An objective assessment of the performance of the Palestinian leadership in the international arena more recently shows that it has secured some important victories. The most important was perhaps the upgrade of Palestine’s status in the UN when it was elevated to a “non-member observer state” in 2012. The overwhelming vote, with 138 states in favour to 9 against (Canada, Czech Republic, Israel, Marshall Islands, Micronesia, Nauru, Panama, Palau and the US) not only gave a much-needed boost to Palestinians but allowed Palestine to seek membership of dozens of international organisations and accords. Crucially, it paved the way for it to seek justice for Palestinians through the International Criminal Court (ICC).
Indeed, the Palestinians joined the ICC in 2015, a move that they hoped would open the door to possible war crime indictments against Israeli officials. They have since requested the ICC to open investigations into the 2014 war on Gaza, Israeli practices against Palestinian prisoners and the illegal settlement project.Following its admission to UNESCO in 2011, Palestine applied to join 15 international bodies and conventions in 2014.
These moves have borne some fruit. Last October, the Palestinians took Israeli violations of occupied East Jerusalem to UNESCO and, despite tremendous pressure from Israel and its supporters, managed to secure a resolution on this matter, which troubled the pro-Israel lobby.
The Palestinians must now build on these gains and, in particular,having the world’s attention on illegal settlements following the adoption of UN Security Council Resolution 2334. Increasing efforts should be placed on documenting illegal settlement activities, through the PA working with NGOs that already have a track record in this area. Perhaps a visible ministry specifically for combating settlements – similar to Britain’s Ministry for BREXIT — could be set up which combines the documentation of statistics on the impact of settlements and the development of peaceful strategies to resist them. A further task would be to put pressure on governments, particularly permanent members of the Security Council who voted for resolution 2334, to articulate policies for extracting a cost for Israeli violations of the terms of the resolution. The cost of the settlement enterprise must rise to such a level that Israel will conclude that is unsustainable, as it did when the then Prime Minister Ariel Sharon decided to “disengage” from the Gaza Strip in 2005.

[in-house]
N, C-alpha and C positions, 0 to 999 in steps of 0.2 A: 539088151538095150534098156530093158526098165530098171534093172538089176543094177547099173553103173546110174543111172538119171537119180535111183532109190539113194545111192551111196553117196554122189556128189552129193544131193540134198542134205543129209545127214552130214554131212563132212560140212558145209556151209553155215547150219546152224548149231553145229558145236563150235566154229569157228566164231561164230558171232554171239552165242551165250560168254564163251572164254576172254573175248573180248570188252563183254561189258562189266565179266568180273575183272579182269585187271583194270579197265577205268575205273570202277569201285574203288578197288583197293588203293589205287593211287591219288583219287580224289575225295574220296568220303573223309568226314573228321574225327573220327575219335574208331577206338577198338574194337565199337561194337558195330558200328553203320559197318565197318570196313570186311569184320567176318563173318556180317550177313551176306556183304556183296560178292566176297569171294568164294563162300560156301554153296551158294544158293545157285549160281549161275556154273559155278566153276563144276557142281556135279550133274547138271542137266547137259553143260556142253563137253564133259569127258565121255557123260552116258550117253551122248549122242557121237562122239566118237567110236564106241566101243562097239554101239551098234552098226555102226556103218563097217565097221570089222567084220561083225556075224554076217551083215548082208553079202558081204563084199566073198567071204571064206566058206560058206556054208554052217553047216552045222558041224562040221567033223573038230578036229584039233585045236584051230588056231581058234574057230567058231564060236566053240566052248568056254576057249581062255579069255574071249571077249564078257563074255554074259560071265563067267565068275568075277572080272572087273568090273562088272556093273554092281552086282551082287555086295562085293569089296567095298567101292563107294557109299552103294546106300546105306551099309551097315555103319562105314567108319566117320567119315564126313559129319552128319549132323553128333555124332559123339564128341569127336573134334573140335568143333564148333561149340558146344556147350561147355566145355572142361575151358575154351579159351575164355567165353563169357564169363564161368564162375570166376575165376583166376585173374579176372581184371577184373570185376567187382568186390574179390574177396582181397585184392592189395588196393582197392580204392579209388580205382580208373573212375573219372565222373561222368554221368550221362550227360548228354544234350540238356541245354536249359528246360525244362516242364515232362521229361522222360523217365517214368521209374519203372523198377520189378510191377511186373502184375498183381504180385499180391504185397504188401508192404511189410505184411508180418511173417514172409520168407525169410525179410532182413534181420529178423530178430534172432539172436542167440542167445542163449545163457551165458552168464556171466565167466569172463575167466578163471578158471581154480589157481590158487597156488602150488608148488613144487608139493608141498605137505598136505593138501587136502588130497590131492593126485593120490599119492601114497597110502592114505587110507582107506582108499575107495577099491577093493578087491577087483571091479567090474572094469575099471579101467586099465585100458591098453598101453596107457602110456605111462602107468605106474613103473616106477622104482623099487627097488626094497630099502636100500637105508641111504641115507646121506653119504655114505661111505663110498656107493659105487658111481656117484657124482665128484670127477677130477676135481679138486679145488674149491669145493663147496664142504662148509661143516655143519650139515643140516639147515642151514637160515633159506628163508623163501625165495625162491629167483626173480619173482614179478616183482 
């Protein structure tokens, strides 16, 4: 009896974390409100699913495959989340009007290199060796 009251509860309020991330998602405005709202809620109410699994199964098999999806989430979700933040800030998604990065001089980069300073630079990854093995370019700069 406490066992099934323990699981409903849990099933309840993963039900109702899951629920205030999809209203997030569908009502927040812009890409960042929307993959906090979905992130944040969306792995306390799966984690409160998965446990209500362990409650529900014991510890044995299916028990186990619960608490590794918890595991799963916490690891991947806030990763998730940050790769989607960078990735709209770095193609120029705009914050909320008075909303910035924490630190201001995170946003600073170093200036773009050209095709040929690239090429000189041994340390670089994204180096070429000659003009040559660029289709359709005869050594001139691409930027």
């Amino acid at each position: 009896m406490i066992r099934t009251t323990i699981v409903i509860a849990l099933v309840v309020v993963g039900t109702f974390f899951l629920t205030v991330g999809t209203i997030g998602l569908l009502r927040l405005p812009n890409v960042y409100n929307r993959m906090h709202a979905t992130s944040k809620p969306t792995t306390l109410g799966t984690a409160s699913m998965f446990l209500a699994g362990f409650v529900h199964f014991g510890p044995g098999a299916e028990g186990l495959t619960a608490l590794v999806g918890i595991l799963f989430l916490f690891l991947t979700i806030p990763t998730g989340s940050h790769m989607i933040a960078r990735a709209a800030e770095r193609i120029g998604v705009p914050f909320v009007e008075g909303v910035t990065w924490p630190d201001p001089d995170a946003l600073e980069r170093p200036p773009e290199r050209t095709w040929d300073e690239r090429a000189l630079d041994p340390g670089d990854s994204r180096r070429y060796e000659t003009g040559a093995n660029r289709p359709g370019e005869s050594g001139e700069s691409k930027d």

A collective effort involving the Palestinian leadership must be tireless in challenging Israeli violations through legal avenues such as the ICC as well as a major diplomatic mission to pressurise other governments to act. The Palestinian people must take their own responsibility to boycott Israeli goods, particularly those made in settlements, even more seriously. Finally, Palestinians in the diaspora must pressure their own governments to accept that, without real pressure, an Israel emboldened by the election of Donald Trump will continue with its violations of human rights and international law.
The challenge is immense, but Resolution 2334 has provided an opportunity for many actors to rally around one specific issue that Israel insists is controversial, but which every other state believes is not: its illegal settlements on occupied Palestinian land. The resolution must be seen — and used — as a tool, and not just another diplomatic but ultimately toothless victory.
First published by the Arab Weekly on 25/12/2016
London – Palestinian Christians and Palestinian Muslims are looking back with deep concern at a year in which they saw their struggle for freedom and independence battered.
The Palestinians end the year with no sign of reconciliation between the main political factions Hamas, which rules the Gaza Strip, and Fatah, which governs the West Bank. Gaza’s siege continues unabated, Jewish settlements are expanding and Israeli settler incursions into Jerusalem’s al-Aqsa mosque grow in number and frequency.
Fatah’s seventh congress included a marathon 3-hour speech by Palestinian President Mahmoud Abbas that simply confirmed commitment to the established direction of travel. Abbas was re-elected party chairman and he, in turn, reaffirmed his commitment to negotiations with Israel for the ultimate goal of a Palestinian state based on the 1967 borders with minor land swaps and with East Jerusalem as its capital and a fair resolution of the refugee problem.
The Palestinians find their cause, which once took centre stage, competing with Syria, Iraq, Libya and Yemen for international attention. Israel has benefited from the diversion of attention away from its continued illegal occupation of the Palestinian territories and its daily oppressive practices.